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Wednesday, August 2, 2017

Margaret And The Moon: How Margaret Hamilton Saved the First Lunar Landing. Written by Dean Robins and illustrated by Lucy Knisley. Alfred A. Knopf, Random House. 2017. $23.99 ages 6 and up

"Margaret began solving
harder and harder math
problems. It was fun working
her way through the steps.
She liked moving around x's
and y's in algebra. She liked
measuring circles and triangles
in geometry. She liked studying
curves in calculus. And then she
discovered COMPUTERS!"

Margaret Hamilton, as a young girl, had an unending curiosity about the world, and she loved to solve problems! Her curiosity led her to ask questions that few others had considered in the 1930s and 1940s.

"Why were there only DADDY longlegs?
She would call some of them MOMMY
longlegs, too.

Why didn't girls play baseball?
Margaret had a solution.
She would join the team herself.

Why didn't more girls grow up to be doctors?
Or scientists?
Or anything else they wanted?
Margaret had a solution.
She would study hard in every subject at school."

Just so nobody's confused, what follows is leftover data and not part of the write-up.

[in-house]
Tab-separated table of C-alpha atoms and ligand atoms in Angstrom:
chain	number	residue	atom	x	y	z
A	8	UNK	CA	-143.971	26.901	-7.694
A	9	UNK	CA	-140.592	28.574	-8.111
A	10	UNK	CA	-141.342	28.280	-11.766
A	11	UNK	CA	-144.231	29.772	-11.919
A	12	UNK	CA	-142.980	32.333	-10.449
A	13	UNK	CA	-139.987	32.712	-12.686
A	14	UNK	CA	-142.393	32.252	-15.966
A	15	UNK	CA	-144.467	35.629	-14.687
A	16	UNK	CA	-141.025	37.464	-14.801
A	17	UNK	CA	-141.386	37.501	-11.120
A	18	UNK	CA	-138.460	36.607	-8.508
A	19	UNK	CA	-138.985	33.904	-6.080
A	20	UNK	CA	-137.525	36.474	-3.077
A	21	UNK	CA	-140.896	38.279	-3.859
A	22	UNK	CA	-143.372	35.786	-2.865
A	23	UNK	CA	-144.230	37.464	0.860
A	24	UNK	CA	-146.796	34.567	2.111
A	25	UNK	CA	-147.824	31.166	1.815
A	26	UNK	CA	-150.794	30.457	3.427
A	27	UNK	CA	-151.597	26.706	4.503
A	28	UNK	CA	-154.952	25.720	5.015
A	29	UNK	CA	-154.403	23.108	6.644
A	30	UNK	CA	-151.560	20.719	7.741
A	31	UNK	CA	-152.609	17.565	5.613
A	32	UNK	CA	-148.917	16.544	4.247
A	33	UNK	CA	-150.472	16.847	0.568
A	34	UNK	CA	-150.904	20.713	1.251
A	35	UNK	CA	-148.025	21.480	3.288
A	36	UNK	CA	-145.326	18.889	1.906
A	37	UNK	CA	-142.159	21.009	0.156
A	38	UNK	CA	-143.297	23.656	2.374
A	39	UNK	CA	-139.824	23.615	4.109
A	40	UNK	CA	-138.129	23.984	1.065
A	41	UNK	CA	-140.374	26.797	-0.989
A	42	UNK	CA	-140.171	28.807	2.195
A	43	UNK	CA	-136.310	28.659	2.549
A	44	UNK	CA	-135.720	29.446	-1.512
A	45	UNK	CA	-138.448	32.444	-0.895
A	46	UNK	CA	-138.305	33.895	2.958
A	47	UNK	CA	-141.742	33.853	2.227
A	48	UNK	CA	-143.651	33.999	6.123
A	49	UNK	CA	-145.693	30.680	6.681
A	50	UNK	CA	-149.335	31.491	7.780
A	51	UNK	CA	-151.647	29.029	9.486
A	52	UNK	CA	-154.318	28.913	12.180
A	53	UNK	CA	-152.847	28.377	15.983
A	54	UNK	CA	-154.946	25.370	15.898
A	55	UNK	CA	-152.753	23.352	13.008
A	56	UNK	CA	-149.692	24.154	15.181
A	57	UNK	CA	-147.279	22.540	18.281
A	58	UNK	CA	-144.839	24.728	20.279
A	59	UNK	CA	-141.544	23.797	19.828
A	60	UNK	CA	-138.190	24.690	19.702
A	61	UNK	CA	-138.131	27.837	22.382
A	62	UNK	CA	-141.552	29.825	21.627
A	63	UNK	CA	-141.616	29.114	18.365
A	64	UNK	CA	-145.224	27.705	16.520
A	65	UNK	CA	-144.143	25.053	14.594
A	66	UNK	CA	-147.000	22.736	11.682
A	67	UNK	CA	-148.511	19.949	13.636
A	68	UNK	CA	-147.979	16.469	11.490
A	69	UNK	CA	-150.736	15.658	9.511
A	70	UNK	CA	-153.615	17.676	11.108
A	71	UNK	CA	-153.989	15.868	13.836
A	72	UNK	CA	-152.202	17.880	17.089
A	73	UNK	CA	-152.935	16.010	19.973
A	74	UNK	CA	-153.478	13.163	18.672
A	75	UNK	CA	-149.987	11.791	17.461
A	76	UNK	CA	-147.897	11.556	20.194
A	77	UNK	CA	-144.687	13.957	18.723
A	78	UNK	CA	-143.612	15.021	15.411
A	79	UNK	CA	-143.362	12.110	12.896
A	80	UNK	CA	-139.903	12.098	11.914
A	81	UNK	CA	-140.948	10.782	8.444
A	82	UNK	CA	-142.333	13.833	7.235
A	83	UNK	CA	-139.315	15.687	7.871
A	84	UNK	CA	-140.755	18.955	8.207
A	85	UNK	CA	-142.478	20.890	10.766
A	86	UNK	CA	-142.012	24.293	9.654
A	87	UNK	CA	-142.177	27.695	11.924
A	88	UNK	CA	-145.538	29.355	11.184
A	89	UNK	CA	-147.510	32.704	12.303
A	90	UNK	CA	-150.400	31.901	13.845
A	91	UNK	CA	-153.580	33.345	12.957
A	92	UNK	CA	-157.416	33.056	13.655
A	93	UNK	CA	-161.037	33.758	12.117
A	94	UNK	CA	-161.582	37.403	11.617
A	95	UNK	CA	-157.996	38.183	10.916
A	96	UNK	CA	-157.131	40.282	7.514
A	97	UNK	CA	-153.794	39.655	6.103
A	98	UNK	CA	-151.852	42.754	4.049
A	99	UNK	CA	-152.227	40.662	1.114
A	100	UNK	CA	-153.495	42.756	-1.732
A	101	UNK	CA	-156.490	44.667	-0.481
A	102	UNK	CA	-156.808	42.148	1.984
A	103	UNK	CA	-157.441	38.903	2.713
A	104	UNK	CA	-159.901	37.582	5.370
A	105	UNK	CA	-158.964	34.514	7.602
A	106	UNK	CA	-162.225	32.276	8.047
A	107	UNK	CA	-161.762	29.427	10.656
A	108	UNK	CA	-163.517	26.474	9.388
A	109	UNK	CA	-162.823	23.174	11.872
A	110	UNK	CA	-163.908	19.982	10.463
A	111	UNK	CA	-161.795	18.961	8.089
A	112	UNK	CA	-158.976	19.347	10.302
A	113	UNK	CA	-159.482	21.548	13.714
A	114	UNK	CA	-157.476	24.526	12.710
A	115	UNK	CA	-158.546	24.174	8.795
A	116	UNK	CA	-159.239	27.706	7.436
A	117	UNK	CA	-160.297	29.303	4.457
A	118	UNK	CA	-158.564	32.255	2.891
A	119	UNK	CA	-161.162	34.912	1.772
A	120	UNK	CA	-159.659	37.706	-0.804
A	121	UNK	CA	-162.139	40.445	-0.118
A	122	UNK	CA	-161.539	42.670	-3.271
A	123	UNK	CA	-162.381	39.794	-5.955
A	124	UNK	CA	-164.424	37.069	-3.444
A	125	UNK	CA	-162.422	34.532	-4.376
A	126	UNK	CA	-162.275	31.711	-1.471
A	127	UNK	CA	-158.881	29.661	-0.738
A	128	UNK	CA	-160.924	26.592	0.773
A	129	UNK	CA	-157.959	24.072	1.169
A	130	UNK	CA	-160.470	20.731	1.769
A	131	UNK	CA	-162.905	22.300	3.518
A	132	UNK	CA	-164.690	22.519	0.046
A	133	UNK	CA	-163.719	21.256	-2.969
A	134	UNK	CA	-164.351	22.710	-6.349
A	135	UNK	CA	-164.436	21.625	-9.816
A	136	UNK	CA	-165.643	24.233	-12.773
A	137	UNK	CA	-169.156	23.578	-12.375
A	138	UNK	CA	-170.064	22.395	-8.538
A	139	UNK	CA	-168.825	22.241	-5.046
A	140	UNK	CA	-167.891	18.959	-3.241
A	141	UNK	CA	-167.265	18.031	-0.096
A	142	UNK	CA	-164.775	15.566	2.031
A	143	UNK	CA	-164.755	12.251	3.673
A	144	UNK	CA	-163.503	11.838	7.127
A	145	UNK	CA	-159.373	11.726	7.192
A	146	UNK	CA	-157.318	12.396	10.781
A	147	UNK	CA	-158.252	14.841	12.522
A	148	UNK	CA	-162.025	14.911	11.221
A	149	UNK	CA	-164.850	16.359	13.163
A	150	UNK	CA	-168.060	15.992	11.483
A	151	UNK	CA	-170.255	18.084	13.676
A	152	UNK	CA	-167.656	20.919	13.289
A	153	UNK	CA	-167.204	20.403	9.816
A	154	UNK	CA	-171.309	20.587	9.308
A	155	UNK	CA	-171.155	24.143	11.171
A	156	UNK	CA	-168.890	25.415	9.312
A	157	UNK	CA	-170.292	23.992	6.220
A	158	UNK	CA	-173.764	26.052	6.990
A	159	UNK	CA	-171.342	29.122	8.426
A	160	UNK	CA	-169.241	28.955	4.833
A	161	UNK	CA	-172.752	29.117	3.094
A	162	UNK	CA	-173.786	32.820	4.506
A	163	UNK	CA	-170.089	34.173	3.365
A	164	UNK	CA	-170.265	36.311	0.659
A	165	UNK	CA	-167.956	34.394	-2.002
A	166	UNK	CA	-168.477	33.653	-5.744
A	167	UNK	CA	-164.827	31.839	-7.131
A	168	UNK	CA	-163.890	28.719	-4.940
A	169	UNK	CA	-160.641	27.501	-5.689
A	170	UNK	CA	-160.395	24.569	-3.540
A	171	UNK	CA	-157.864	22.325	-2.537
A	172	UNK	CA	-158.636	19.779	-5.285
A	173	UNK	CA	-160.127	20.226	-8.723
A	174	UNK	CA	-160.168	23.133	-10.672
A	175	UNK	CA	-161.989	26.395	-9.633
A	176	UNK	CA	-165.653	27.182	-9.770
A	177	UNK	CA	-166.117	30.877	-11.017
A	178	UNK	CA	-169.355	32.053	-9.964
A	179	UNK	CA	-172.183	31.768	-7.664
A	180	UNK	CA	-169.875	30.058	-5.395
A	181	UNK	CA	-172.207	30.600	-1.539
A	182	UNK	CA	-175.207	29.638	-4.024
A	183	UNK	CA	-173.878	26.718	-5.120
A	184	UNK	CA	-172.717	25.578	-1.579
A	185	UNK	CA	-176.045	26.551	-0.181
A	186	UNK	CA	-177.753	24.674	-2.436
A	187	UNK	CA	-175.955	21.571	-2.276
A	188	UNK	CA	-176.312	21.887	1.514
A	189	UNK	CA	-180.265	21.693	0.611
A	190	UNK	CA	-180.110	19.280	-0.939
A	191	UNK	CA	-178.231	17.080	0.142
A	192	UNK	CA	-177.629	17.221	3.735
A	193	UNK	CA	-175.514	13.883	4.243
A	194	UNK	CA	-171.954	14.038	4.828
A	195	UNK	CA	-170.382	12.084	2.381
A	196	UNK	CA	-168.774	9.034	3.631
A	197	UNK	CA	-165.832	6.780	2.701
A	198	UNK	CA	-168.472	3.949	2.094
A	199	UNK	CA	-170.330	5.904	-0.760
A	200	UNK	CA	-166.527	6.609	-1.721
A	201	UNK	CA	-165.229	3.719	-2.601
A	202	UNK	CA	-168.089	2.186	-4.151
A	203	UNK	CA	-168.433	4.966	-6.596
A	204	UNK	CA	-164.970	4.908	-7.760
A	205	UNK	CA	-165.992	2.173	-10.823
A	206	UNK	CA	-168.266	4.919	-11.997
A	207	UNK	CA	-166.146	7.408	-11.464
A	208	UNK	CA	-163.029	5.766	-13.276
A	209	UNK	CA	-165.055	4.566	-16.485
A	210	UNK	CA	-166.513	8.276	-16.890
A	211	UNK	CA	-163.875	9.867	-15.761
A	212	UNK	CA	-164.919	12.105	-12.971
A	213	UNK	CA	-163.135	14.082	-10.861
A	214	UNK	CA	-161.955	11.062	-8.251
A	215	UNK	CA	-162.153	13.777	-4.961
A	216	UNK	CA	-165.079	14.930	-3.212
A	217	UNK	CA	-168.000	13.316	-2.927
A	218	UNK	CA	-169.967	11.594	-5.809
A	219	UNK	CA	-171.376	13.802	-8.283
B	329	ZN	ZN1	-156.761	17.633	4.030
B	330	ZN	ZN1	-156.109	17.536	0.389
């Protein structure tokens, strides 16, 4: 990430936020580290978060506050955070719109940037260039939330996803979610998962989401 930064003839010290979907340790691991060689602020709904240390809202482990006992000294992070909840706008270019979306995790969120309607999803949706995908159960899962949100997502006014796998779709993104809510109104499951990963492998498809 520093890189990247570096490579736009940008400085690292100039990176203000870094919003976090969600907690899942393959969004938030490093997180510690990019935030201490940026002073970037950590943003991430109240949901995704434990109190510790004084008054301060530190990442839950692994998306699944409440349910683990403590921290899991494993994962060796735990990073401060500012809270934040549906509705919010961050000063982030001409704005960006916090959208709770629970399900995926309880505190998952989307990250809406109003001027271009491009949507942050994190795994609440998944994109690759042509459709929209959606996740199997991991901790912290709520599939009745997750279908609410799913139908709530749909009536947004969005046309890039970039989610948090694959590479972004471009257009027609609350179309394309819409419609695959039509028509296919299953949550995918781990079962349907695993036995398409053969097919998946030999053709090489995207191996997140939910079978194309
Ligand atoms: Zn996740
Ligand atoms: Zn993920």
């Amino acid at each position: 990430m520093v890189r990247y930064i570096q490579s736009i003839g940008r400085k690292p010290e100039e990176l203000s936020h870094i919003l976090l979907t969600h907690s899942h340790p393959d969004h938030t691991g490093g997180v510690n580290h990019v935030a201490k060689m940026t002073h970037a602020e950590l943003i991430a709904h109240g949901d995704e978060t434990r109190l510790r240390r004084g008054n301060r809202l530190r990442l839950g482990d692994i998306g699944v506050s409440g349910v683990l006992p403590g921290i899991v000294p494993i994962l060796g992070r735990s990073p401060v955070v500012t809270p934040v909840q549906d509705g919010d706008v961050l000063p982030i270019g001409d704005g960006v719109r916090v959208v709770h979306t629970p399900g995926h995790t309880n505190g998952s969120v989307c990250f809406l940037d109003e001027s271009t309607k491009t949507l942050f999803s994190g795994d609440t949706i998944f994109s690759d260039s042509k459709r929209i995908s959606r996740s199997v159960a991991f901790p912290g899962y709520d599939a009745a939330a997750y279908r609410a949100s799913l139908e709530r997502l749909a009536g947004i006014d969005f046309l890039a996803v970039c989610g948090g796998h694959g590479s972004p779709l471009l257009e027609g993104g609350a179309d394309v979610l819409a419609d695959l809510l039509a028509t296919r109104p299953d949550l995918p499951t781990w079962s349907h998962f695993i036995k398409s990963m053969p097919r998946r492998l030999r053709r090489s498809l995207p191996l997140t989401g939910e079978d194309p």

And study she did - especially mathematics. It is no wonder that this inquisitive, unwavering young woman became director of software programming at NASA. Her practice with solutions in her early life lead her to working on the Apollo 8, 10 and 11 moon missions. Margaret and her code overrode landing problems with the Eagle's computer and ensured a safe moon landing for Neil Armstrong and his Apollo 11 crew. 

This is an excellent example of the best in picture book biographies for our children. Dean Robbins
is obviously a fan of Ms. Hamilton and it shows is his thoughtful and inspiring text. Lucy Knisley's winsome and lively illustrations, rendered in ink and paper, and colored in Adobe Photoshop are just right in keeping the biography relevant for its young audience.

This terrific tribute to a much admired woman would be welcome fare for any library. Back matter includes an author's note, bibliography and a list of books for additional reading. Well done, indeed! 

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